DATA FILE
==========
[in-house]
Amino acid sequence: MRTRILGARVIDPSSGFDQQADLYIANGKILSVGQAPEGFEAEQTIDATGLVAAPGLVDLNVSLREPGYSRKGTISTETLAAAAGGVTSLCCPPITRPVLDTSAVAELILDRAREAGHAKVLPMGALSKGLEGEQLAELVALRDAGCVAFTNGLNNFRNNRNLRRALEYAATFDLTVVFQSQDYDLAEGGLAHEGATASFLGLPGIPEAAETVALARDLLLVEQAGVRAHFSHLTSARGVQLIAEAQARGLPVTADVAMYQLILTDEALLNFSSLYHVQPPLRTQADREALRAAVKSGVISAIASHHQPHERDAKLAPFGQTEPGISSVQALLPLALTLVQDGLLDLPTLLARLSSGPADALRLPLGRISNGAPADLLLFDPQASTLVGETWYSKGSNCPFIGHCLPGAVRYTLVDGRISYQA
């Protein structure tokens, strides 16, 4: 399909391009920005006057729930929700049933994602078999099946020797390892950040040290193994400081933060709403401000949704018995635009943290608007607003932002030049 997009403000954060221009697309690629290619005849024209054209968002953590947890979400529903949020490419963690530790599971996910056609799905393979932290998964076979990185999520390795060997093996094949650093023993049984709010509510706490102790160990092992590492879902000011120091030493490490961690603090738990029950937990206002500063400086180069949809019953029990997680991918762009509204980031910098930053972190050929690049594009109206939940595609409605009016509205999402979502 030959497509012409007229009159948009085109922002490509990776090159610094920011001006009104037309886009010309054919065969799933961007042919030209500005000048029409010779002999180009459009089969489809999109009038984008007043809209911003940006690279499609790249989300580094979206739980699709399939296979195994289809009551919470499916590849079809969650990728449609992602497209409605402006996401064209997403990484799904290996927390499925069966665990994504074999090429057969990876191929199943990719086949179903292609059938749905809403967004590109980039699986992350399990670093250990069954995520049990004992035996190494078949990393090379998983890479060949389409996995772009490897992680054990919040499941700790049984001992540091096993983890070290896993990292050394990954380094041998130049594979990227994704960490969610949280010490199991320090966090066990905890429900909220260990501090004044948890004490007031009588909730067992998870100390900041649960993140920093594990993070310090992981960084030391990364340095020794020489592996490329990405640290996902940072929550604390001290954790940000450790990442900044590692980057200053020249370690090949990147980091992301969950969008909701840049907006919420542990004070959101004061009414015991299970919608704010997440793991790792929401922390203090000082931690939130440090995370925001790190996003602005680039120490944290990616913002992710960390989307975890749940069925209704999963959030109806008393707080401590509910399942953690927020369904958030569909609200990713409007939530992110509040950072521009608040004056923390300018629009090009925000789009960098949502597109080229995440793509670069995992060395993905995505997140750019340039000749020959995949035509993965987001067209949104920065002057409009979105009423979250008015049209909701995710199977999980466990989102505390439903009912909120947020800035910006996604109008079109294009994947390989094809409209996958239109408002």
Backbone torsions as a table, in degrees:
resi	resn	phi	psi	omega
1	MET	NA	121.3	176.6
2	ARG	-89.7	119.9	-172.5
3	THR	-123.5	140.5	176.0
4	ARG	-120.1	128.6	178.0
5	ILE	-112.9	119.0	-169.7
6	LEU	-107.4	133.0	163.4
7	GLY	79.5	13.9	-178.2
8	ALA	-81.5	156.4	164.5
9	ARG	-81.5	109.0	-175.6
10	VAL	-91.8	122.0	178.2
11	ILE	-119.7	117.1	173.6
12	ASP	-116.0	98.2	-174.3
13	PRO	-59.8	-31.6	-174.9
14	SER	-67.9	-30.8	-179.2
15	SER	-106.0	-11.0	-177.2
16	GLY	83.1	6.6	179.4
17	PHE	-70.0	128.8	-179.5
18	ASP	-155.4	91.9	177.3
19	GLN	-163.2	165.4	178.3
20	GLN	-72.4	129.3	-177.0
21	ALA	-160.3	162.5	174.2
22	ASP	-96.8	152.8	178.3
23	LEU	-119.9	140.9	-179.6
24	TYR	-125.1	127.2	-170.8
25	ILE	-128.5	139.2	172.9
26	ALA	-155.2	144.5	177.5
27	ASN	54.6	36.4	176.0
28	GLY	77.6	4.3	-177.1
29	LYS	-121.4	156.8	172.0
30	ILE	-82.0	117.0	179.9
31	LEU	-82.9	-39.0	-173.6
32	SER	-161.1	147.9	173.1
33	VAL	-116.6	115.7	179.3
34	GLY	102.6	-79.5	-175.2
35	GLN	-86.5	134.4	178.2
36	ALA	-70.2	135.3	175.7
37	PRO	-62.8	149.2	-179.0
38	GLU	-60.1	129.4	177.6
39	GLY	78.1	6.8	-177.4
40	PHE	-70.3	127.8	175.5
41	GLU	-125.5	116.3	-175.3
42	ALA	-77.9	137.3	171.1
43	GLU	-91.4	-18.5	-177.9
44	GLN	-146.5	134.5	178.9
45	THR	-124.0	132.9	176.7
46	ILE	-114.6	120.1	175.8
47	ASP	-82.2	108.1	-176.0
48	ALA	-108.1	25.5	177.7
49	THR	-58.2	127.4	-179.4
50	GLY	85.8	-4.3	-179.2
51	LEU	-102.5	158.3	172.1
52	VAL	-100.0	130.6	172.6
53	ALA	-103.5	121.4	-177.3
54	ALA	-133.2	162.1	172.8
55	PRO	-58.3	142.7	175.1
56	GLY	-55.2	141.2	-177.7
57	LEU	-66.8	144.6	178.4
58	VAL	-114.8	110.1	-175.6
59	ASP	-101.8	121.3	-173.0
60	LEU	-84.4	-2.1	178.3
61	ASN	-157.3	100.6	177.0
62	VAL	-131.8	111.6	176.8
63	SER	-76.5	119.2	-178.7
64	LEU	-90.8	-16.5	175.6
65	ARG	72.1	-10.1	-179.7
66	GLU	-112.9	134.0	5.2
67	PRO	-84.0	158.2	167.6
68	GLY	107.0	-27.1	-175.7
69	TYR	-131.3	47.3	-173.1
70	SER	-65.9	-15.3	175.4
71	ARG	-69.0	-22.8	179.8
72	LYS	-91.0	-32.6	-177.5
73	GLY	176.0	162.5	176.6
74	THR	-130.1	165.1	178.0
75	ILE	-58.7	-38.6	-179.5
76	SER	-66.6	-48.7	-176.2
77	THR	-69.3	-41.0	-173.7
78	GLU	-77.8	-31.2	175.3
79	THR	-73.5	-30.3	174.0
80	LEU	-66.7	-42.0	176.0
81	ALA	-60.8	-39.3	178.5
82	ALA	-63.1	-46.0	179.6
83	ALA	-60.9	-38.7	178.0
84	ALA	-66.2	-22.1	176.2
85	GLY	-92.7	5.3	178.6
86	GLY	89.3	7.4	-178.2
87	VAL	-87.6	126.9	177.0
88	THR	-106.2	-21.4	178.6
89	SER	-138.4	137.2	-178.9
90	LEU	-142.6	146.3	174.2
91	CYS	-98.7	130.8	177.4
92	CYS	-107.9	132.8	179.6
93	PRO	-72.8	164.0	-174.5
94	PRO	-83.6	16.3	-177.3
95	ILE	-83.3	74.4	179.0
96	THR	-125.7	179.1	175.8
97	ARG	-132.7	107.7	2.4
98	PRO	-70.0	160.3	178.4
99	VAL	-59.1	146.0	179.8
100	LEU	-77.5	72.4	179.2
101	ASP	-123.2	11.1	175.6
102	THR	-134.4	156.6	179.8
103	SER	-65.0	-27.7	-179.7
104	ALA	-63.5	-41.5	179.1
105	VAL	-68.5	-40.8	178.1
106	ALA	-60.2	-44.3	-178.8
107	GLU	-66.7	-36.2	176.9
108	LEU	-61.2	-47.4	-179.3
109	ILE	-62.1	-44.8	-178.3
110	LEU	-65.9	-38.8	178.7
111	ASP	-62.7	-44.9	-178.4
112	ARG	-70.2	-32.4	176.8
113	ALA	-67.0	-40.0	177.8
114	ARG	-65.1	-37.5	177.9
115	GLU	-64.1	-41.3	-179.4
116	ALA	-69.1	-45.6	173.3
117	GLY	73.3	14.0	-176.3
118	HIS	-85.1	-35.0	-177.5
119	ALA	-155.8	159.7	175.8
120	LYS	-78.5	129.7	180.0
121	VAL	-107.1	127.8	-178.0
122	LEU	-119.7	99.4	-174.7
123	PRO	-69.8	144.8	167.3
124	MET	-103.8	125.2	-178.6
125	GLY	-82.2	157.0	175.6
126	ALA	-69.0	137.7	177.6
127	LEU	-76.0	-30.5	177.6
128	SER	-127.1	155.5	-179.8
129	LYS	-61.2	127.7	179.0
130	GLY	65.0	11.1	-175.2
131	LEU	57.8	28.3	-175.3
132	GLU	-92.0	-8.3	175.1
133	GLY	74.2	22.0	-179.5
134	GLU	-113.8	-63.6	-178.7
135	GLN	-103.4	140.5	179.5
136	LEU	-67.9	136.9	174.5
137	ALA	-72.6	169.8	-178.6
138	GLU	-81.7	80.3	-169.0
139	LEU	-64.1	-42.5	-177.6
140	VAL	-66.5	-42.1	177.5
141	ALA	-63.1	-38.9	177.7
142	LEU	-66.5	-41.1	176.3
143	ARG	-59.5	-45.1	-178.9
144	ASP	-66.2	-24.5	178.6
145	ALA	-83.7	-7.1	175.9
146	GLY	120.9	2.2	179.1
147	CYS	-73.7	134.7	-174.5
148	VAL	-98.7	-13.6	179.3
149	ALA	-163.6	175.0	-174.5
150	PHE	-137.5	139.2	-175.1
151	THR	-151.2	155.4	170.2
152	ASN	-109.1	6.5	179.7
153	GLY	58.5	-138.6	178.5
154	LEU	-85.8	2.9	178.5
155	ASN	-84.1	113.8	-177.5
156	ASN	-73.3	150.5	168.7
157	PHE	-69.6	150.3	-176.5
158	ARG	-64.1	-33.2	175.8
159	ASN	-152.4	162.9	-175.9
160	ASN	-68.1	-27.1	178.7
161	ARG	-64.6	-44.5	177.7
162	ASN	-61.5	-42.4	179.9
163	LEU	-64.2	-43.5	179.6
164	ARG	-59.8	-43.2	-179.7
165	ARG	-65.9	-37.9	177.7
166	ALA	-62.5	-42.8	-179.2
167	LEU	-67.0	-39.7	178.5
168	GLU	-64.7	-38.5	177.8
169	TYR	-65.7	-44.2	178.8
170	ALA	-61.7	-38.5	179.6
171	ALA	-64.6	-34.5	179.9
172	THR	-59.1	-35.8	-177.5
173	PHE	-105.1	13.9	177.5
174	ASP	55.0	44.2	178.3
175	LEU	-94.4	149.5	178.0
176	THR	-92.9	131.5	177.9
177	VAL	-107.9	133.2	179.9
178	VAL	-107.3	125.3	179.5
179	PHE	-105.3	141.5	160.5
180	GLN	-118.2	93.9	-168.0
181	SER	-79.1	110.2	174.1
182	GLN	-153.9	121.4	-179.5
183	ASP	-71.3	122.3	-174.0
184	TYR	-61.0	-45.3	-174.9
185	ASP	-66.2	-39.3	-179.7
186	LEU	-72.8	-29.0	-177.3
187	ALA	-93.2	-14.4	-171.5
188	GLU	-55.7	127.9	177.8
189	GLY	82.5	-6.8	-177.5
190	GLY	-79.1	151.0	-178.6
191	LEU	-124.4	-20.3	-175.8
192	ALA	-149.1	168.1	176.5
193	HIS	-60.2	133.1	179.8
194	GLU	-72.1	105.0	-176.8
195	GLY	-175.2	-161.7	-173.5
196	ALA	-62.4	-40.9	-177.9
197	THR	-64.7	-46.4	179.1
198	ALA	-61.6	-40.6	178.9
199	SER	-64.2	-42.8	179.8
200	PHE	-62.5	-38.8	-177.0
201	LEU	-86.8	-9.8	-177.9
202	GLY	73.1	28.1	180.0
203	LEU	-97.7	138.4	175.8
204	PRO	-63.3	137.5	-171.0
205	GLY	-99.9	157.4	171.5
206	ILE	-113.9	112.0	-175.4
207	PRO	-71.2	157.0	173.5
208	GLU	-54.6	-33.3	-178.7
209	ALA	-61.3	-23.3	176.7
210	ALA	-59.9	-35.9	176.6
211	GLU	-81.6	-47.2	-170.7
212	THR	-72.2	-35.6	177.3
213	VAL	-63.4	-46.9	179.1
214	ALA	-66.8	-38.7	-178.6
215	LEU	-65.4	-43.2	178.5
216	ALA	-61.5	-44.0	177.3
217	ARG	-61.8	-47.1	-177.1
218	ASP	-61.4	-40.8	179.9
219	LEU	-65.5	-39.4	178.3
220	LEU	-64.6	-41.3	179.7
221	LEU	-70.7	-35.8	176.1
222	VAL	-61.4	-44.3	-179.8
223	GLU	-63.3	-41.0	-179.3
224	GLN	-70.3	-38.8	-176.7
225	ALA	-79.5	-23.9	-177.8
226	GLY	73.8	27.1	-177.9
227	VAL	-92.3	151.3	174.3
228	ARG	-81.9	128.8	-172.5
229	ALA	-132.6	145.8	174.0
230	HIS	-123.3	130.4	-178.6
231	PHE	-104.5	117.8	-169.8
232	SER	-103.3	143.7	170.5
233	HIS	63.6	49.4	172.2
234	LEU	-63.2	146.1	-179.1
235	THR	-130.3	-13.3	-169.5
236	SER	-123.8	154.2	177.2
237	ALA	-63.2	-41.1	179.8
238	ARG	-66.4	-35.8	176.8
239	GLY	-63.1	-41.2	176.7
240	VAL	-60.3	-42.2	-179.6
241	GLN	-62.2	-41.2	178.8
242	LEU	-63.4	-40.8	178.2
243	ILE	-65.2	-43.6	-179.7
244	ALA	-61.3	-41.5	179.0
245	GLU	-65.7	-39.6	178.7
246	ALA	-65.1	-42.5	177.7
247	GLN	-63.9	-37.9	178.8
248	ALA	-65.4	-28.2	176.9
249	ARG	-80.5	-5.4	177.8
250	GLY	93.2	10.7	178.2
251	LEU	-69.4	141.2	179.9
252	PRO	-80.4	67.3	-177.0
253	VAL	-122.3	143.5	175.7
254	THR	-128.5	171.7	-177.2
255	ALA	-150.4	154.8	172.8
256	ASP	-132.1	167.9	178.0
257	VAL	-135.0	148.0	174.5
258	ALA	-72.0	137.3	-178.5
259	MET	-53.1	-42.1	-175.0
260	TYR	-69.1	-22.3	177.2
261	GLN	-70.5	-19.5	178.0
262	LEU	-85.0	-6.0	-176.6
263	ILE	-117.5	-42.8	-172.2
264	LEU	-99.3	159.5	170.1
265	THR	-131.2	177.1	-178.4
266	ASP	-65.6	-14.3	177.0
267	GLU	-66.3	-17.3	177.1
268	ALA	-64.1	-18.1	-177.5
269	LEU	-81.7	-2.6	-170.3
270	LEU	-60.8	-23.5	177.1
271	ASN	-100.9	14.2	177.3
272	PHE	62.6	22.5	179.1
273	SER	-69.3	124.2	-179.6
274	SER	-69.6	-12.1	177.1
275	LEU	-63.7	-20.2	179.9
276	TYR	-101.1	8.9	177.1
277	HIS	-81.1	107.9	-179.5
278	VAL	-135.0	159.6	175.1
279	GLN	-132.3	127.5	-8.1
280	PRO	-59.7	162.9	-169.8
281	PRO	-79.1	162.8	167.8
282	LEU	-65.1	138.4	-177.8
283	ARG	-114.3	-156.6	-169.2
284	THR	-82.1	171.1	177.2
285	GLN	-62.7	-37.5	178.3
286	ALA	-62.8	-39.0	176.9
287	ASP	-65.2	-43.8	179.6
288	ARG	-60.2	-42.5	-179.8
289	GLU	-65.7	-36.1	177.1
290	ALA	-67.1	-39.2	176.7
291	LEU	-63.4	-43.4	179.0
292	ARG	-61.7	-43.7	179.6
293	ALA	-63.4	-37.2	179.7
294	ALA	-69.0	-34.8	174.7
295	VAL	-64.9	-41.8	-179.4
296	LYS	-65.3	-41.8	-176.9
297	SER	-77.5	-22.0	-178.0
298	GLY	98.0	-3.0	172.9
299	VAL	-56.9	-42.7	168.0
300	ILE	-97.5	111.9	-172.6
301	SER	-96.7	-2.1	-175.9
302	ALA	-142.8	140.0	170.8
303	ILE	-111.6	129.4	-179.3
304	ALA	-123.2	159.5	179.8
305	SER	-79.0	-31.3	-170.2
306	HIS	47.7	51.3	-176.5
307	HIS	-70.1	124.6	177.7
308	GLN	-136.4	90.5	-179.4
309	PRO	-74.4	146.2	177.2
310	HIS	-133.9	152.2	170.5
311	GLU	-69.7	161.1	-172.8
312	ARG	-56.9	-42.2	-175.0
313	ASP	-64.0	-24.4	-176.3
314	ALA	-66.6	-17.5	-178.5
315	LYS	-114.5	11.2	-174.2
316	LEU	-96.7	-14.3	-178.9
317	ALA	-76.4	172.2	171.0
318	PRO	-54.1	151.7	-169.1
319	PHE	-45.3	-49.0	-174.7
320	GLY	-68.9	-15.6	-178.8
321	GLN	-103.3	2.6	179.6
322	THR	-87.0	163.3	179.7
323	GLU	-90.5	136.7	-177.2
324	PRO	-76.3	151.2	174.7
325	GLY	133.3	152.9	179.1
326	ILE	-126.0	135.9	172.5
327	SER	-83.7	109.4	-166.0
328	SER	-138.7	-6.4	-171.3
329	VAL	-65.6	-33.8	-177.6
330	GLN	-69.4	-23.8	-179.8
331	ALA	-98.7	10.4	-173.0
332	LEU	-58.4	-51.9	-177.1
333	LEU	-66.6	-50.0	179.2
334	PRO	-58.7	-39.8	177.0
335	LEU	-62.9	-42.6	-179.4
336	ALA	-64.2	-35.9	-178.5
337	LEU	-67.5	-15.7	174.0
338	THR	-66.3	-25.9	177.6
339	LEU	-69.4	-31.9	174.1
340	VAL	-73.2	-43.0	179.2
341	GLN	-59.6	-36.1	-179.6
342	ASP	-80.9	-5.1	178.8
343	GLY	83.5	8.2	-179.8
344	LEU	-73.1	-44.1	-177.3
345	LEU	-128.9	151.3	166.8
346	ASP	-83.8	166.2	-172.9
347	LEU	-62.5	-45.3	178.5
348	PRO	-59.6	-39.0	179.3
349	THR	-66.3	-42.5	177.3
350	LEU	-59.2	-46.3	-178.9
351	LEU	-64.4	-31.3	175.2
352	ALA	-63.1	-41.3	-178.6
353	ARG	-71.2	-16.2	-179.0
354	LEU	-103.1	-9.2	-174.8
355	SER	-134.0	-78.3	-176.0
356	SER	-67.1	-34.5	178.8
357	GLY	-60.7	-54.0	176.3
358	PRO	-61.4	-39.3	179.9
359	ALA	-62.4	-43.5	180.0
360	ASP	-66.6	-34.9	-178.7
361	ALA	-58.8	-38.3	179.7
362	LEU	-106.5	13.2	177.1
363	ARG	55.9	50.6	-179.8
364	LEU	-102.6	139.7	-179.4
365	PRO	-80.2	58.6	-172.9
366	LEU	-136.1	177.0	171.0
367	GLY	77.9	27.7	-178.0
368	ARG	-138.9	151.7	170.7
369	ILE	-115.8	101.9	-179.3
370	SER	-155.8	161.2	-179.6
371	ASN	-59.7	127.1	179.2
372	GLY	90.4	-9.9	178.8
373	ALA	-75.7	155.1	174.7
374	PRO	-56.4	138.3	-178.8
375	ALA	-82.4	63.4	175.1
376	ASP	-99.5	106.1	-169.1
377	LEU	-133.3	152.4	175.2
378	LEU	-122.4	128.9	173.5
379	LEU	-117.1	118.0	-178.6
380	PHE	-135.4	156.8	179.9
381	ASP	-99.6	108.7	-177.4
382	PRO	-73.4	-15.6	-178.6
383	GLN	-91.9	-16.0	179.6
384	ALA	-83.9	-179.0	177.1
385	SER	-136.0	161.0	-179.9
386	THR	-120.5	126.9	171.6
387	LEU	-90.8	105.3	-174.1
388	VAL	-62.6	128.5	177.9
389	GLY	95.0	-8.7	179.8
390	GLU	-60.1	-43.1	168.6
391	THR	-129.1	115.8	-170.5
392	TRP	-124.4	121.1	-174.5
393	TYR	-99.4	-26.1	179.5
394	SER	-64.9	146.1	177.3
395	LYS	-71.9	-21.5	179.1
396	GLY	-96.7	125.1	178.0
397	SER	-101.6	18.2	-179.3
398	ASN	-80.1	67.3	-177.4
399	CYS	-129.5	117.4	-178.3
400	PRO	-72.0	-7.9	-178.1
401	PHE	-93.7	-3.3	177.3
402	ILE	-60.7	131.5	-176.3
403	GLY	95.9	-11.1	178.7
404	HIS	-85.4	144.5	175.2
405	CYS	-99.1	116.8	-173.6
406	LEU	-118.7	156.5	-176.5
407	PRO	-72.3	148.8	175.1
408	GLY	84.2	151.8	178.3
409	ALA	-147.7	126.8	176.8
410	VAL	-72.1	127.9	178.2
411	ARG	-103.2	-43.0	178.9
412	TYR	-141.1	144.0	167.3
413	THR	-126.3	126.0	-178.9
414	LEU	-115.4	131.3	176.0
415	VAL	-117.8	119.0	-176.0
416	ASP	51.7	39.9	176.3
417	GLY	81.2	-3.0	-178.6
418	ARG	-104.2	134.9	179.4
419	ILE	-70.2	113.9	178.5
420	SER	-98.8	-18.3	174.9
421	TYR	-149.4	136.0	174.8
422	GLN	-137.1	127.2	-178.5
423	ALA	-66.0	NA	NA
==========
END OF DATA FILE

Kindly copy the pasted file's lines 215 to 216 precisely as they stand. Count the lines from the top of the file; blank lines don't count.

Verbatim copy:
210	ALA	-59.9	-35.9	176.6
211	GLU	-81.6	-47.2	-170.7